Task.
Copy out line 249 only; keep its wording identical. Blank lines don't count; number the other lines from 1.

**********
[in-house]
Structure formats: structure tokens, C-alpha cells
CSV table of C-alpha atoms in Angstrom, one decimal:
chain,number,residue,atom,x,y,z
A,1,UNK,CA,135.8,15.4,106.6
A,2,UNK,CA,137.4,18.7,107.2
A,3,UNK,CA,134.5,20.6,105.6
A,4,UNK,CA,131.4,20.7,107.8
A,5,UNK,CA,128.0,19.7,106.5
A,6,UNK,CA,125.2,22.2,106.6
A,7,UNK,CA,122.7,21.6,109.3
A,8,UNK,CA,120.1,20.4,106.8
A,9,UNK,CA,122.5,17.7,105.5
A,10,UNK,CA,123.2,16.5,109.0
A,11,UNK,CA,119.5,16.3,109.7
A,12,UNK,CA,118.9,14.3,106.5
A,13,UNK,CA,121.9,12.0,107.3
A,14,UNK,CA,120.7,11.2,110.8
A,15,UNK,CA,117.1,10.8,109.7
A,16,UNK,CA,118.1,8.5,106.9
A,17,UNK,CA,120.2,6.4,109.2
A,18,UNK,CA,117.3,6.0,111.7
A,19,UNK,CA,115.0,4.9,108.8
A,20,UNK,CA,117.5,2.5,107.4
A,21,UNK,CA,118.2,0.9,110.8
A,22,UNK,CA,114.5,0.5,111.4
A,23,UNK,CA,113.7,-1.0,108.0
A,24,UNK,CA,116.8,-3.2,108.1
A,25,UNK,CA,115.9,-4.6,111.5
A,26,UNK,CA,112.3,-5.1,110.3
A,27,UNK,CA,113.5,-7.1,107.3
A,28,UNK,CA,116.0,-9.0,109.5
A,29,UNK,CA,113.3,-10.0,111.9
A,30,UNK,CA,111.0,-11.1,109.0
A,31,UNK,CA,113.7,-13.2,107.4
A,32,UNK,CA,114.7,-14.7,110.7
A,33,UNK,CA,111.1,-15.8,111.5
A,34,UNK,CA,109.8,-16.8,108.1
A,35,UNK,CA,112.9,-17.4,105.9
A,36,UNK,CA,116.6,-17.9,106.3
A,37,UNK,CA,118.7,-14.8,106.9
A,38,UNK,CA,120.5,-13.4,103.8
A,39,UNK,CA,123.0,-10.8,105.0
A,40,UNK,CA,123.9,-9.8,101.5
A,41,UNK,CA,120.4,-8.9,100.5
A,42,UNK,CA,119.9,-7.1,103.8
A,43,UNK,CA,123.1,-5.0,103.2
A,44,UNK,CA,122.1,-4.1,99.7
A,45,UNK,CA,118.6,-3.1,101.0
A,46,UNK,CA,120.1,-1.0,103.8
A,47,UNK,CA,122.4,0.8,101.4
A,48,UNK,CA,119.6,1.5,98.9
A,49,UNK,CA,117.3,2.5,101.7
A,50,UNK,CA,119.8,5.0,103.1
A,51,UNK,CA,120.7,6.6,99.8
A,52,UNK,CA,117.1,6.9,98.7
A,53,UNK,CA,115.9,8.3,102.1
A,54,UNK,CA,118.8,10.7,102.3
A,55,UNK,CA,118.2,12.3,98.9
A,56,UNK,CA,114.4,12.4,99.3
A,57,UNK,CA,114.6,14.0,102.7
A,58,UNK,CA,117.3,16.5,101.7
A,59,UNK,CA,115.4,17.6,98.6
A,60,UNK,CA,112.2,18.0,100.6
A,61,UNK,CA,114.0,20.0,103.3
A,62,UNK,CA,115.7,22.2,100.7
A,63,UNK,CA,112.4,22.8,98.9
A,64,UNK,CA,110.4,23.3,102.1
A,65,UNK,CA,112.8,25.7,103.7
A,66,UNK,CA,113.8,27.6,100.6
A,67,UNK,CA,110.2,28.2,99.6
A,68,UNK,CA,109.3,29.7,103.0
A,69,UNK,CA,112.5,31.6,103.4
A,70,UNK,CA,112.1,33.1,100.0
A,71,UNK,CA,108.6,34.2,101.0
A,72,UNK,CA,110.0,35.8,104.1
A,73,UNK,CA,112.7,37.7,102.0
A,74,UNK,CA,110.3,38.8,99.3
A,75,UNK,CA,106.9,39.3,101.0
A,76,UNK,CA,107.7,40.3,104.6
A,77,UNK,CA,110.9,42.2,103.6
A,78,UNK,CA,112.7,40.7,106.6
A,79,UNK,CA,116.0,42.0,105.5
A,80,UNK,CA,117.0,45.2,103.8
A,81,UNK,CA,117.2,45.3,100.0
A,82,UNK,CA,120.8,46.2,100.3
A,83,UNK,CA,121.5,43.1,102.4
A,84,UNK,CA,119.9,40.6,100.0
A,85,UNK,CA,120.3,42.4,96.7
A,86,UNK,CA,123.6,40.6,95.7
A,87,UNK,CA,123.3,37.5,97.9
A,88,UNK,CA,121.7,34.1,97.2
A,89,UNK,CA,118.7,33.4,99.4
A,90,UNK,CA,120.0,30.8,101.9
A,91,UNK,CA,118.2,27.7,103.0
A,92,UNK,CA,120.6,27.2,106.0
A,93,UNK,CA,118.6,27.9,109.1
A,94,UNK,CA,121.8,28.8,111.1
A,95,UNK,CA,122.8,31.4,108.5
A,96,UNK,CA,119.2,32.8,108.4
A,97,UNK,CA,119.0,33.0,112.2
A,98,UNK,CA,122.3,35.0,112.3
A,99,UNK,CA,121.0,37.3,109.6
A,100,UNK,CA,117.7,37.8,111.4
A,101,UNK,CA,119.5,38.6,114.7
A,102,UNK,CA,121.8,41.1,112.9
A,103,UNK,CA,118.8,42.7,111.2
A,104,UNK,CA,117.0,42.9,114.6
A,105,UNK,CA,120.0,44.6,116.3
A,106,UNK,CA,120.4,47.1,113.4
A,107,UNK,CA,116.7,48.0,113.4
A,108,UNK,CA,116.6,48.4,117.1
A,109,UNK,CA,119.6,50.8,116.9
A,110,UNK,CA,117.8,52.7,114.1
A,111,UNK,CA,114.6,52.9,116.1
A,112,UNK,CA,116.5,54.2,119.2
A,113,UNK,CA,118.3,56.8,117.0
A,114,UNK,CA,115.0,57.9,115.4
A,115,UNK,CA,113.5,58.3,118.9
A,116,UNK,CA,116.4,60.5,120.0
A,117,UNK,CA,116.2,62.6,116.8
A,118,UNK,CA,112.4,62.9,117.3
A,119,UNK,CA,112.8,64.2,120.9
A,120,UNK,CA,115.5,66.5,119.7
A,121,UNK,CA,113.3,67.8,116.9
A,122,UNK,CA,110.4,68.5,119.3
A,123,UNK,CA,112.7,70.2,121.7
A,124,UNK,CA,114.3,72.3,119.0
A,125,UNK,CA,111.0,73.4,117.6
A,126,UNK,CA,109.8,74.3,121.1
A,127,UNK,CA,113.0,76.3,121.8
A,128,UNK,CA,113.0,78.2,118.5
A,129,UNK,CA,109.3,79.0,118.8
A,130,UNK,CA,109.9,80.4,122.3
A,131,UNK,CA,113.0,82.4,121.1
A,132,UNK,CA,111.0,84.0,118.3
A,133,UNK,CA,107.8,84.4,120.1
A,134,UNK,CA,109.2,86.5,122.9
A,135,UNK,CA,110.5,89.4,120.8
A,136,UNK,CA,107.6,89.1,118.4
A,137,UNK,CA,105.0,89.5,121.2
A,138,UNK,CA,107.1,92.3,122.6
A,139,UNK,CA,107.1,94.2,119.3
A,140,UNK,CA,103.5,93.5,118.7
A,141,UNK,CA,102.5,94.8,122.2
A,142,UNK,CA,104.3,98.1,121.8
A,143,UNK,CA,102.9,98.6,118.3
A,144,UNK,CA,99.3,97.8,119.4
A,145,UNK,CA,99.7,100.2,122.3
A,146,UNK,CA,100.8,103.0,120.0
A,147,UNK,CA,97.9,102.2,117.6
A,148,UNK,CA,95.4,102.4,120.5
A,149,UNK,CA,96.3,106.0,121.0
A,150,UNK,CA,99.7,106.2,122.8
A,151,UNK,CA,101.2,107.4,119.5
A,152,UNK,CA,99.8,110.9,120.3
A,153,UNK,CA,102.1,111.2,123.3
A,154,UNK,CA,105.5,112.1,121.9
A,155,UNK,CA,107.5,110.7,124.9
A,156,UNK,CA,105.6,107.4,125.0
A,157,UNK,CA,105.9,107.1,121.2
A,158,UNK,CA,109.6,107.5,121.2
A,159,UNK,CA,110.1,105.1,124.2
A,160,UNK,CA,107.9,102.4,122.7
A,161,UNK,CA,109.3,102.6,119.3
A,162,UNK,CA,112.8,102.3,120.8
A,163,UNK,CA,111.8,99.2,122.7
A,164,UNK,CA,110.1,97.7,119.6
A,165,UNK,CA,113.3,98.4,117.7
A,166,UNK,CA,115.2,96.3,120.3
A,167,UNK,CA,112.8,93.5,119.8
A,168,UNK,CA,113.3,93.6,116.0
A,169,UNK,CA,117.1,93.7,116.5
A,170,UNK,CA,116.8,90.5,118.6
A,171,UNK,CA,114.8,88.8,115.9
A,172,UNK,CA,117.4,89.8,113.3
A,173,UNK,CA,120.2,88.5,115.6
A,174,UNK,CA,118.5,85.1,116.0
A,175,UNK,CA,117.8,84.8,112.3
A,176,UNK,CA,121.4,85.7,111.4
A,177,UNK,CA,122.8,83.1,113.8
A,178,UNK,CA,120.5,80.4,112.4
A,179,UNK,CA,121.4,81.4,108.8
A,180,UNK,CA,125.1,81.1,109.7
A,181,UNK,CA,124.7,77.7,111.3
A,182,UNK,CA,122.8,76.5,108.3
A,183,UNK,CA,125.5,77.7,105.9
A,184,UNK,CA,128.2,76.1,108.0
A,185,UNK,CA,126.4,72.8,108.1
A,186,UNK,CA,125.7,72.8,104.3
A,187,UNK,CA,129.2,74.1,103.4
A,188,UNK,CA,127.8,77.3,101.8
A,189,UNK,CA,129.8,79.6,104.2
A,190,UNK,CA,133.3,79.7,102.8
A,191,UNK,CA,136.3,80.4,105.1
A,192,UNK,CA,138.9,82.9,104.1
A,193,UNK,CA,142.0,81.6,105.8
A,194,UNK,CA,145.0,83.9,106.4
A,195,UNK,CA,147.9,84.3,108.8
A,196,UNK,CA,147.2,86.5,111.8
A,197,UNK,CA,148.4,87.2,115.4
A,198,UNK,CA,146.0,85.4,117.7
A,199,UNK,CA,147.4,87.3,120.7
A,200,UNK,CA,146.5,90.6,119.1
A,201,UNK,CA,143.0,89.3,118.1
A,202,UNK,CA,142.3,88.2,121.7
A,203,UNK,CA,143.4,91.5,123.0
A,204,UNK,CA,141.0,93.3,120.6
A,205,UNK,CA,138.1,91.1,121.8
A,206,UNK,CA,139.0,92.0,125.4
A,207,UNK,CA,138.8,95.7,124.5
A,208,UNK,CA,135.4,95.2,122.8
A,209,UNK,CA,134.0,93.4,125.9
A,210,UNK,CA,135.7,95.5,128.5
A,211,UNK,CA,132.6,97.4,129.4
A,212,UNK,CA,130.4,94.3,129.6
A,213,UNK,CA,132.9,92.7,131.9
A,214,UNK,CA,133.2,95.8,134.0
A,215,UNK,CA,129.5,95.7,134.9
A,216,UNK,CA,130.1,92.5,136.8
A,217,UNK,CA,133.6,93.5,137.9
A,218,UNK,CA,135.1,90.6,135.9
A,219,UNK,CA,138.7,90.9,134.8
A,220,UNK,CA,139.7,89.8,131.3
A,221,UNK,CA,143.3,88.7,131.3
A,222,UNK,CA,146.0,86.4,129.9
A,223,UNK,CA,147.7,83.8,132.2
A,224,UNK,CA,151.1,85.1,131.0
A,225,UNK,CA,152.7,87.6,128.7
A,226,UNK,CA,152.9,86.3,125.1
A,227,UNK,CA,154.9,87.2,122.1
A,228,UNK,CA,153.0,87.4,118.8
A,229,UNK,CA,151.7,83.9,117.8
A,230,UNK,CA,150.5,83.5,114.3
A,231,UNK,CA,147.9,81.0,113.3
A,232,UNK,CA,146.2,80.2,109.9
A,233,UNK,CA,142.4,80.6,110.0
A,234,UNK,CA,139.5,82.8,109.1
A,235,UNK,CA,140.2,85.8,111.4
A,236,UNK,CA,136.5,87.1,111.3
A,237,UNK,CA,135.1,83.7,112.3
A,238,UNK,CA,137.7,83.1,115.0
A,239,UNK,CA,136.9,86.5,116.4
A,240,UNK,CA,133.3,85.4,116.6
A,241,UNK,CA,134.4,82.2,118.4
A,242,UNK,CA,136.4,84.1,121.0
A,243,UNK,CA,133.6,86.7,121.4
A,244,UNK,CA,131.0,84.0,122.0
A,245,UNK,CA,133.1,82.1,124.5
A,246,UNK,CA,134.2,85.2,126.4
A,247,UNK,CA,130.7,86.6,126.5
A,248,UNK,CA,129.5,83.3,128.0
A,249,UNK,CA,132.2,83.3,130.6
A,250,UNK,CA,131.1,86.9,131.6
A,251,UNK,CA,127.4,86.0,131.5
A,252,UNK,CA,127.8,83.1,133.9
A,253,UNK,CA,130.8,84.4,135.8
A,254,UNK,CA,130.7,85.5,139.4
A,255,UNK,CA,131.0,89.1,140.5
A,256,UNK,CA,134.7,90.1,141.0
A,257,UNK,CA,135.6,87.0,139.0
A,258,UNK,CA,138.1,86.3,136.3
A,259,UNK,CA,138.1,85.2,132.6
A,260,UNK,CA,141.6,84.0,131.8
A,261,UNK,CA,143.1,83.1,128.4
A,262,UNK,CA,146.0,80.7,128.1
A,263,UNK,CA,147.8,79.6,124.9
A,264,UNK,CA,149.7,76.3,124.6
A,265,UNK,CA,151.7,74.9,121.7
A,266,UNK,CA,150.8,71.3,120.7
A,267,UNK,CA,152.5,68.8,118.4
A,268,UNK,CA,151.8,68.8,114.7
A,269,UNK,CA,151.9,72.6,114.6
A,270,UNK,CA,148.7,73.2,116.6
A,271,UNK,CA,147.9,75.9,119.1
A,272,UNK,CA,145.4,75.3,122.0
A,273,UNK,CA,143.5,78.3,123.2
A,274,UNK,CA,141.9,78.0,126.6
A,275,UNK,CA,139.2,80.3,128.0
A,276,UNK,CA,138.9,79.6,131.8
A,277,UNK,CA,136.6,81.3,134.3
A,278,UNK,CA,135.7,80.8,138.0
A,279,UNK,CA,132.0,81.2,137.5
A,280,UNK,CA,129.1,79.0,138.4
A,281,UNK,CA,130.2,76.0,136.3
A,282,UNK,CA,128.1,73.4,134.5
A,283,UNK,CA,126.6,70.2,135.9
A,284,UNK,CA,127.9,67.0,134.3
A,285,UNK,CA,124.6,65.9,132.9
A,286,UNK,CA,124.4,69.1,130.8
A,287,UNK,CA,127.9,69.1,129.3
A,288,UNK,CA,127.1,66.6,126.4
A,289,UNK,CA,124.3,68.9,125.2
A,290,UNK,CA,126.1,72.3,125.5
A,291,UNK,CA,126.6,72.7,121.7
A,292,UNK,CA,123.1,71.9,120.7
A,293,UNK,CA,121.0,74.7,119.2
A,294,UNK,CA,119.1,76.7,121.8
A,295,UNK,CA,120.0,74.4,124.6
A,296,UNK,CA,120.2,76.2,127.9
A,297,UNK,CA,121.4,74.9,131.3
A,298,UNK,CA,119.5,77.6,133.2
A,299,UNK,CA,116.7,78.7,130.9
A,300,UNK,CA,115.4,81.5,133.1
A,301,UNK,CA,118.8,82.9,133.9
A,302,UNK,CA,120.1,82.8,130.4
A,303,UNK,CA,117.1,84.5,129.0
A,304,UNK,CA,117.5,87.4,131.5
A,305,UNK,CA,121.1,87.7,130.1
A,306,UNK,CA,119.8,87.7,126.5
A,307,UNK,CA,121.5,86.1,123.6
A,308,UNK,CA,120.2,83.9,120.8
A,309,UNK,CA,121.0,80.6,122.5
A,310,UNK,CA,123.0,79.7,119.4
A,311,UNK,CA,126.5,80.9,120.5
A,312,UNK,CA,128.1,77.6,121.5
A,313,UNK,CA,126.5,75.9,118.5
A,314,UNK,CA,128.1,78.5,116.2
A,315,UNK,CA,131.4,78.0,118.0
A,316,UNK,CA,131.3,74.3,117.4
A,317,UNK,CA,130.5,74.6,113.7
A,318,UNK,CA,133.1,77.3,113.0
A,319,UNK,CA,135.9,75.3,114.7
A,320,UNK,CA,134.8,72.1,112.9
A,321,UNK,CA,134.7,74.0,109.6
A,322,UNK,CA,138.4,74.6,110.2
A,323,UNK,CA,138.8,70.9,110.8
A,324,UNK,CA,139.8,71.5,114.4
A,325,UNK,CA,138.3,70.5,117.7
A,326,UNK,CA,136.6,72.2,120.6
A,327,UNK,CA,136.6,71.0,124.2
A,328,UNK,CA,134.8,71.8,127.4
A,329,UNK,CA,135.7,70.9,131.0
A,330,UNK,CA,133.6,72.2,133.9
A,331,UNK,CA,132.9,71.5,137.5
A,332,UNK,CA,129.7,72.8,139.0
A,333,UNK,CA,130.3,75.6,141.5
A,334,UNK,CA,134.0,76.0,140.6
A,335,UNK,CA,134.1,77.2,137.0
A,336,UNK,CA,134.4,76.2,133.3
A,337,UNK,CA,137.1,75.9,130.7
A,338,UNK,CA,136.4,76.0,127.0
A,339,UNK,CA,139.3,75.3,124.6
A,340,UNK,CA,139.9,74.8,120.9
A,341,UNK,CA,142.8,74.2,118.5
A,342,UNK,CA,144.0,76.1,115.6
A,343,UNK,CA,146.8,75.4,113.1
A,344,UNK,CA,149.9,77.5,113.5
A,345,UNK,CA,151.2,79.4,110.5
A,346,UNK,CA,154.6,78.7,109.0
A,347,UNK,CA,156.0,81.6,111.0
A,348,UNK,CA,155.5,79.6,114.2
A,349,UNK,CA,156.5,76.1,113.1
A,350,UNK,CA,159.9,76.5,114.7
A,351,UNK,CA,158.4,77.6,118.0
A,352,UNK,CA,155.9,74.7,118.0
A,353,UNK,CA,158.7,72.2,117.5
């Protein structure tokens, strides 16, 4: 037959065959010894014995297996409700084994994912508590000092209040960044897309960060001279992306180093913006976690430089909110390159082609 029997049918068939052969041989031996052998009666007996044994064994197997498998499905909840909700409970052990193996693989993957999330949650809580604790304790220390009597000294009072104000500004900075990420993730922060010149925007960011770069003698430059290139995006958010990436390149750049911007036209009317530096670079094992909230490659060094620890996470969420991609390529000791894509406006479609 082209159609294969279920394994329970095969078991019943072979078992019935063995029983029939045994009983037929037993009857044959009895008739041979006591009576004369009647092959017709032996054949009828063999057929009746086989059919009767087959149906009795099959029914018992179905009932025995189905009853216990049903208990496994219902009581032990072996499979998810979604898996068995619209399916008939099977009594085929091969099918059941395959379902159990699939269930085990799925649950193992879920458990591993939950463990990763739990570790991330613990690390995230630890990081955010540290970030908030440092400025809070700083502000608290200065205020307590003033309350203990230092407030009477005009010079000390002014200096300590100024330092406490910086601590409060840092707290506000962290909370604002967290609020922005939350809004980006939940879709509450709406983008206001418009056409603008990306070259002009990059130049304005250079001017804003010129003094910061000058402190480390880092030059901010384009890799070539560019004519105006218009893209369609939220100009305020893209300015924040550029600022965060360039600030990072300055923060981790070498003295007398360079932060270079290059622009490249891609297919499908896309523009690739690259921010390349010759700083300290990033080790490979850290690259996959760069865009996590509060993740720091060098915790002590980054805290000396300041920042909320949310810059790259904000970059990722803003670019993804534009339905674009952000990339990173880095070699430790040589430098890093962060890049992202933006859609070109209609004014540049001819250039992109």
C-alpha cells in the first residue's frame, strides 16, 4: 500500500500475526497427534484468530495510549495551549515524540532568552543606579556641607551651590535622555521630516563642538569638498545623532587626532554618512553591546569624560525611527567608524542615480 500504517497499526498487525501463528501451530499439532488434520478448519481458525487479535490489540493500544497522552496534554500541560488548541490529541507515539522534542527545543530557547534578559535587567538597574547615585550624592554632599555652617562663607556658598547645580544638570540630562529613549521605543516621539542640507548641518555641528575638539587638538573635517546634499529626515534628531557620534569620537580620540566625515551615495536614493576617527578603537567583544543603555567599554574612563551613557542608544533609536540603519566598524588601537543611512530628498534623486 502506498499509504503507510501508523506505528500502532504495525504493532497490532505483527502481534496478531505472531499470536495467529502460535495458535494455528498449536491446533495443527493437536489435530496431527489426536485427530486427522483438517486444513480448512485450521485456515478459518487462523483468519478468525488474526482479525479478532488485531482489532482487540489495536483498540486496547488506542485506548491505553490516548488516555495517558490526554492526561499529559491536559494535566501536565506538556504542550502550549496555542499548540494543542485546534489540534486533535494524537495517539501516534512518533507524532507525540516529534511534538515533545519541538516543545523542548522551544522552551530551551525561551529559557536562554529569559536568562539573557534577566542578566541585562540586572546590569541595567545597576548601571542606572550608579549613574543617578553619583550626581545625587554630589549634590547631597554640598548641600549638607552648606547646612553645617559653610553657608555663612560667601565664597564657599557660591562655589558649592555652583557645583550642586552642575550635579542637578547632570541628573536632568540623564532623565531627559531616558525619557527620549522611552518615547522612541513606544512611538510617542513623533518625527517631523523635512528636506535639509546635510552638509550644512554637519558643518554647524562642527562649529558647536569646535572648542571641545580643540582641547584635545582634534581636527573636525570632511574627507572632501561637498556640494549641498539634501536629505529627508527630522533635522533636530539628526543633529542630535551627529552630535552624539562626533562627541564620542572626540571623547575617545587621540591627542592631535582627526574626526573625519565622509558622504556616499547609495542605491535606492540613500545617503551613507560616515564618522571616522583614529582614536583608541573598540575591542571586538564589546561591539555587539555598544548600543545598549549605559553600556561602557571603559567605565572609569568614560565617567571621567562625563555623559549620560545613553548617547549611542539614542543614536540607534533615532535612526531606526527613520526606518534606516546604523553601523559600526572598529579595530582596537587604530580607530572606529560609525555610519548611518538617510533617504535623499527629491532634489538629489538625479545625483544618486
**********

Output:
A,245,UNK,CA,133.1,82.1,124.5